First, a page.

Trade likelihood: -10%. No one is giving up what Memphis would want in exchange for the services of the best Center in the NBA.
So what have we learned?
- MARC GASOL, MIKE CONLEY, AND CHANDLER PARSONS AREN’T GOING ANYWHERE. But you already knew that. These guys are the future for the Grizzlies, for better or worse.
- THE FUTURE OF TONY ALLEN AND ZACH RANDOLPH IN MEMPHIS IS CLOUDY. This is reflected in the conflicting reports on the Grizzlies listening to TA trade offers. It is possible both of these guys aren’t traded and re-sign with Memphis this Summer. It is also possible they both are shipped out for draft picks or younger players from contenders as Memphis continues their “competitive while rebuilding” trend.
- JAMYCHAL GREEN, VINCE CARTER, AND TONY ALLEN ARE THE MOST LIKELY GUYS TO MOVE...BUT THAT ISN’T SAYING MUCH. This may well be the season that breaks the streak of in-season trades being made by Memphis. The largest percentage of likelihood for being traded was Green at 40%. The Grizzlies are younger than they were last season, they have better shooting than they had last season, and they are playing better to this point in the season than they were last season. They are in a better spot as a franchise right now than they were 365 days ago. Perhaps viewing getting Parsons and Wright back healthy as acquisitions instead of making a move is the way to go this time around.
The Grizzlies will surely listen to offers. And a back-up point guard upgrade would be more than worth looking in to. But at what cost? Look at Andrew Harrison, for example. Harrison last night against Boston played almost the entire game and put up a 12 point, 5 rebound, 6 assist night. He was the only active point guard and was drastically out of role, and Memphis was still in the game up to the end thanks in part to his play. Is it worth moving a draft pick or a valuable veteran or young player to move on from that? It may not be.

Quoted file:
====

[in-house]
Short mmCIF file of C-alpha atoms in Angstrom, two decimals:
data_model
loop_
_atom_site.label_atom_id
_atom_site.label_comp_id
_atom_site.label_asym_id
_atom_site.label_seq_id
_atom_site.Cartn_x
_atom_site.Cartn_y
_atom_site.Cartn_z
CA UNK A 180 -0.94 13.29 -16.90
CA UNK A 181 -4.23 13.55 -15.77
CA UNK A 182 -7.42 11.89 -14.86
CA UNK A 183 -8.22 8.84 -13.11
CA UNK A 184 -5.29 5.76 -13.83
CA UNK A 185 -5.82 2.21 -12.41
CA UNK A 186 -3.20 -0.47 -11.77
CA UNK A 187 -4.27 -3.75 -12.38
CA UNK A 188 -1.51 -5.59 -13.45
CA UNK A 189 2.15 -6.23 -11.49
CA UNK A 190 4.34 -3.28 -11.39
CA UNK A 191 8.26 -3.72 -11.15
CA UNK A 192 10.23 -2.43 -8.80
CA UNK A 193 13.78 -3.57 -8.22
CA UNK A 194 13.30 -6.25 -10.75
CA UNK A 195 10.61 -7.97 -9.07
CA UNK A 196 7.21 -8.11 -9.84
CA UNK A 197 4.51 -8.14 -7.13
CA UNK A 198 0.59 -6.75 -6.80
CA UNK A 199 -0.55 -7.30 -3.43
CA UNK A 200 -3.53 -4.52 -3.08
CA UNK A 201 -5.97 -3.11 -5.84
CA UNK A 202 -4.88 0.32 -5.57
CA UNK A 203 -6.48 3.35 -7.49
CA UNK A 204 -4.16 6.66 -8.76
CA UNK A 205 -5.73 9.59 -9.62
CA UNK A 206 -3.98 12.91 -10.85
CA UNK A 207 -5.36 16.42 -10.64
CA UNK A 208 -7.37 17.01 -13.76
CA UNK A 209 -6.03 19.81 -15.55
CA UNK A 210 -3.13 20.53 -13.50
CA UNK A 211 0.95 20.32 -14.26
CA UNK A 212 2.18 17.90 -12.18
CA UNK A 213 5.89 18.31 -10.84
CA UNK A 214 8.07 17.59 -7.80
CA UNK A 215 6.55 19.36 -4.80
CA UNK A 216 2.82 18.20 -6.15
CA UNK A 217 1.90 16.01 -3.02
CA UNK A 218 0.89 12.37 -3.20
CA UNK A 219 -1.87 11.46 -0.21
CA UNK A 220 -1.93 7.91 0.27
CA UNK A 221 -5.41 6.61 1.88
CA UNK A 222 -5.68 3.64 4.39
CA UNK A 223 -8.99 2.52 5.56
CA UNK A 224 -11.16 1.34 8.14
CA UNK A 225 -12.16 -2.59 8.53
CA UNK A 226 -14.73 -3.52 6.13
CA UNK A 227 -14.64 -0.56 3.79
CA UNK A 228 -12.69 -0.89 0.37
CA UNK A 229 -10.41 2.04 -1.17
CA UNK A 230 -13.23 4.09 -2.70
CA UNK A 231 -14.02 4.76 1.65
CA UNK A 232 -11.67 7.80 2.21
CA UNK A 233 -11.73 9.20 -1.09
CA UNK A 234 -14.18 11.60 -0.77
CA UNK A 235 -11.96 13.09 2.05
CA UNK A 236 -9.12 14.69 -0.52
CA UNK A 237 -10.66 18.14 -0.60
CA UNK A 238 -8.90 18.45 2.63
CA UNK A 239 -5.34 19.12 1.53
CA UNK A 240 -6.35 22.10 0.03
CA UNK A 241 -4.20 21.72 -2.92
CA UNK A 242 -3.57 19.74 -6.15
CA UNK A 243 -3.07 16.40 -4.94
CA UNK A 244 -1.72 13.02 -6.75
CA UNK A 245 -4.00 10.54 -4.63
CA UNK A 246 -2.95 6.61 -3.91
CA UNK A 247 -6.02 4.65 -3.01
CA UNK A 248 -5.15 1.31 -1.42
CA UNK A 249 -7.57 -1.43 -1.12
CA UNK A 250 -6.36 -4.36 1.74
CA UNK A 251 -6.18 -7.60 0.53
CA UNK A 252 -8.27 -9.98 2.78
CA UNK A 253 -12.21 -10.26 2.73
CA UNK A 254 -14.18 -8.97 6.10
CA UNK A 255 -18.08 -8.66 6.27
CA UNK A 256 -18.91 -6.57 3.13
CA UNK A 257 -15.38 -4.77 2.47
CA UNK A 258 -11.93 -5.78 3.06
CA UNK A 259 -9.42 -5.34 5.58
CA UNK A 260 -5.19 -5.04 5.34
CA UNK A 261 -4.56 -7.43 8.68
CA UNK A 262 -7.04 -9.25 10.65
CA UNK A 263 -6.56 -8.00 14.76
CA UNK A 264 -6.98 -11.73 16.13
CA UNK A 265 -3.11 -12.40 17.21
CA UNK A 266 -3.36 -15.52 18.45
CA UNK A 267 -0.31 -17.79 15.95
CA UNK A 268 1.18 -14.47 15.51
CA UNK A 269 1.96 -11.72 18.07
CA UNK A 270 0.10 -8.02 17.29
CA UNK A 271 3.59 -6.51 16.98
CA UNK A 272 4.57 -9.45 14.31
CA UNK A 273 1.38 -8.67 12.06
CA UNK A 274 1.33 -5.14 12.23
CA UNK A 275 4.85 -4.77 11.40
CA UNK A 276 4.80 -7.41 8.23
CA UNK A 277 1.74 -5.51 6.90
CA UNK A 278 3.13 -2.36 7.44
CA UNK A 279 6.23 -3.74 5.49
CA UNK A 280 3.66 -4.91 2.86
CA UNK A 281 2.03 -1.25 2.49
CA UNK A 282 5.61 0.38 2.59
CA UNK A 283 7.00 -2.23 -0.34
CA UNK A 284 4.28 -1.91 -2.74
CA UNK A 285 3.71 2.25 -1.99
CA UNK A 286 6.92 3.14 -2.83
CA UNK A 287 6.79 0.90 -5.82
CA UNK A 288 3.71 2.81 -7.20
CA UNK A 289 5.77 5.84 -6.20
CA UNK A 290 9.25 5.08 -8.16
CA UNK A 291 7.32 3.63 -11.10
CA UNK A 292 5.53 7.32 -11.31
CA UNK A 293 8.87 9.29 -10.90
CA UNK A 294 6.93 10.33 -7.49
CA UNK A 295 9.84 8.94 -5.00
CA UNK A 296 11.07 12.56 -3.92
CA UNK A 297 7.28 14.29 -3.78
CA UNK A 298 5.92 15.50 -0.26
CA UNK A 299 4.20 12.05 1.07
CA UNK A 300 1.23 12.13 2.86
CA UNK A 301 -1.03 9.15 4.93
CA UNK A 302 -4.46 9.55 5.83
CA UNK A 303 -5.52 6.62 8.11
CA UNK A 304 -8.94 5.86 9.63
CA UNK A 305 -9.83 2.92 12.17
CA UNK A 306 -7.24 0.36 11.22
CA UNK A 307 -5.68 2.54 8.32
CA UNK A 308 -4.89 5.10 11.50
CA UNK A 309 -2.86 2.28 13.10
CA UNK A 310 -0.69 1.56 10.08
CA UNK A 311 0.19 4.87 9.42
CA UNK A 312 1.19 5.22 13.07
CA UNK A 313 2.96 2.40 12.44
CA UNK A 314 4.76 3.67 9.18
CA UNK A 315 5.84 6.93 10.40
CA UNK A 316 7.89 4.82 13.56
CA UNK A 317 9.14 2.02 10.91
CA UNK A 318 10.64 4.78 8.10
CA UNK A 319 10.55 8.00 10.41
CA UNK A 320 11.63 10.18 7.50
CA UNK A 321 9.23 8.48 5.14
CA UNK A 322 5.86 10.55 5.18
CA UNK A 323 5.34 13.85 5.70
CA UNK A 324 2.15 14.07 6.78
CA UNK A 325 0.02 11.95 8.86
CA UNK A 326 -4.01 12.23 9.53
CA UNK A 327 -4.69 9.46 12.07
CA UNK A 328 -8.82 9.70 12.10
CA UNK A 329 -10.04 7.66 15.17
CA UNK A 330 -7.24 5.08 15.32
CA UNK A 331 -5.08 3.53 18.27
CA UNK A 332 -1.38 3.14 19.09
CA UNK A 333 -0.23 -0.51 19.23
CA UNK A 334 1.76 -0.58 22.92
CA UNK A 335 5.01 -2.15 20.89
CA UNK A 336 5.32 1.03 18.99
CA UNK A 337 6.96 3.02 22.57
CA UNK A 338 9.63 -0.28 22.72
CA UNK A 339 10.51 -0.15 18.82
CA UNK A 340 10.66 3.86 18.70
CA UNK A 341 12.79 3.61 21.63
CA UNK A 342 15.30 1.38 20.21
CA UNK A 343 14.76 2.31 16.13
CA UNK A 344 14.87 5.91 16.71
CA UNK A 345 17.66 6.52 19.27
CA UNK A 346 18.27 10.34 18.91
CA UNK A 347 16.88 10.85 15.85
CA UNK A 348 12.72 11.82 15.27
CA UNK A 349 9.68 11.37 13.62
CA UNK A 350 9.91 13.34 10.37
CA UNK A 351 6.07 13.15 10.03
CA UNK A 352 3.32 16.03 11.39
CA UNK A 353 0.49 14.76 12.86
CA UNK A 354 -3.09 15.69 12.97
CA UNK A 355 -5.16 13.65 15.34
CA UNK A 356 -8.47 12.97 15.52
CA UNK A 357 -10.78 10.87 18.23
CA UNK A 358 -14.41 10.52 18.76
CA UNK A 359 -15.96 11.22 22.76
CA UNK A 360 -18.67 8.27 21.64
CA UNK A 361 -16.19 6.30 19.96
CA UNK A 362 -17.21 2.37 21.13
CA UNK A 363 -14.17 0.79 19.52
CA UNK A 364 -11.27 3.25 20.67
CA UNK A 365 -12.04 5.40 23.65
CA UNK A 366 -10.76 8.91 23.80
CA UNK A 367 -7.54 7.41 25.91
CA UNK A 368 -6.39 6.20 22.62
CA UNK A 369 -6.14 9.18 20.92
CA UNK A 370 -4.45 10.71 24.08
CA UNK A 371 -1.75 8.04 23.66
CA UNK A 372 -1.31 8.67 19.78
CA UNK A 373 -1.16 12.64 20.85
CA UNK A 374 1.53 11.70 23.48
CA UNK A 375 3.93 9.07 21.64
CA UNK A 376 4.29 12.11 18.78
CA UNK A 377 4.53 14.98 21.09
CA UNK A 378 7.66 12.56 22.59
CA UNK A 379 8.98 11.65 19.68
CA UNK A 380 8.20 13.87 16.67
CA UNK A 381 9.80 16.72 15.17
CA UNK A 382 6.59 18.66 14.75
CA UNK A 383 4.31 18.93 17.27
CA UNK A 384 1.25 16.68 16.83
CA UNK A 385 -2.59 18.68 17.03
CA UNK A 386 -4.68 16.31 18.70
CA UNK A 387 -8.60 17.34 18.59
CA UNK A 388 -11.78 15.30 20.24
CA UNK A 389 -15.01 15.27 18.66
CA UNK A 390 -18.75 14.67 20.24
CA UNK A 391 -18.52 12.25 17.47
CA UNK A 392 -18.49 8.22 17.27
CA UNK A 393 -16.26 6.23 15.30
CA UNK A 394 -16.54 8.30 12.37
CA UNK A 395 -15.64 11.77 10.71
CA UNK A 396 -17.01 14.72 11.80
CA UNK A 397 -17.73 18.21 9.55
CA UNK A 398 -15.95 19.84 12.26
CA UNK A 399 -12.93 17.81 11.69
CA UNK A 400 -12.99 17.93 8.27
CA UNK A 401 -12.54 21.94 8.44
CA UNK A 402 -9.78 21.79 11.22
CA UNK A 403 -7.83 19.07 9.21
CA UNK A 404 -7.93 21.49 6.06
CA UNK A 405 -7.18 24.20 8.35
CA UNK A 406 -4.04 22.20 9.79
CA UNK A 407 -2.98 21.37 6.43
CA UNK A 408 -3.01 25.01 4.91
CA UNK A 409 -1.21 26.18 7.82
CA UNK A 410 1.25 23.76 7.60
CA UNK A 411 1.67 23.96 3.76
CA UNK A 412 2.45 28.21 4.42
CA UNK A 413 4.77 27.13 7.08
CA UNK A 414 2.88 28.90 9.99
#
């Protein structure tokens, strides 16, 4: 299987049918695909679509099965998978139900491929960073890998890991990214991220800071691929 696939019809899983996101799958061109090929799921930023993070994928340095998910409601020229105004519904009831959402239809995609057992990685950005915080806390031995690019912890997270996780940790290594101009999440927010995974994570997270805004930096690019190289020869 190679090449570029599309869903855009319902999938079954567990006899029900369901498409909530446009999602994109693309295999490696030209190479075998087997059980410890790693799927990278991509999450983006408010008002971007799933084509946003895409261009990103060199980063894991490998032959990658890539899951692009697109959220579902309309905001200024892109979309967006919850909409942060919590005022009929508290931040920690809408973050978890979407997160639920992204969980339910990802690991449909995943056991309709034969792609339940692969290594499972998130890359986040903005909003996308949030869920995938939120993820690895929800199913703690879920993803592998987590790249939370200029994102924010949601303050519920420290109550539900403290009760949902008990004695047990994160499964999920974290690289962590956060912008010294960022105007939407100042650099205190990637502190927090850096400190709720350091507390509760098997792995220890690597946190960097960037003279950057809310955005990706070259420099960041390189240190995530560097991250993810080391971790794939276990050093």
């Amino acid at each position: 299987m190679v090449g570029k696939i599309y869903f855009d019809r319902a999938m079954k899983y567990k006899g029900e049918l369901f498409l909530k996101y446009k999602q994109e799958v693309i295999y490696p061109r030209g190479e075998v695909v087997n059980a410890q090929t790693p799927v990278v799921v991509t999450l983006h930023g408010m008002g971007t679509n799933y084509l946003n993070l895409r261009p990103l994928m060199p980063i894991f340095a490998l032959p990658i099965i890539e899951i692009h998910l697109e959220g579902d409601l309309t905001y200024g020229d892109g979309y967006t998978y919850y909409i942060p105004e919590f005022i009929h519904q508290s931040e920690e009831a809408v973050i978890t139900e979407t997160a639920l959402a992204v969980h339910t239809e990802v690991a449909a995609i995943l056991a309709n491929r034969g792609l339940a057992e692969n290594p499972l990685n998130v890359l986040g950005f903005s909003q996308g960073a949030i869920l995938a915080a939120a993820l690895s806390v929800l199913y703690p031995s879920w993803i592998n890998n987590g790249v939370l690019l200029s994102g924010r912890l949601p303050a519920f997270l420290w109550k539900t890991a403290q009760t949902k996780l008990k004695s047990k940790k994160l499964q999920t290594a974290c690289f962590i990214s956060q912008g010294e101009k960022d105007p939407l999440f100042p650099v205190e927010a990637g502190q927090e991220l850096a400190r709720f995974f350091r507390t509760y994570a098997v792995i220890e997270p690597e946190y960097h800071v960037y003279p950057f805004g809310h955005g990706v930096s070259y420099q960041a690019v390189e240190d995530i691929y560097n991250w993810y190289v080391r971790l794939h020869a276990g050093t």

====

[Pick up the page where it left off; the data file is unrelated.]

A key word coming in to this season was “development”. Harrison is proof that while it isn’t an exact science, and flaws still exist, there is value in playing what you have and not making a move for the sake of making a move. Memphis has done well enough to this point to show they belong in the playoffs without a healthy Parsons and Wright. With them?
Memphis could get the best kind of acquisitions. Ones where you don’t have to give anything up to obtain them. The Grizzlies are not sellers on the trade market, but they don’t need to be buyers either. That allows for patience and allowing for the right deal to come to them, instead of chasing down some misguided answer to a possible question or five-month rental.
Memphis is in a position of leverage this time around. Time will tell how they use that to their advantage.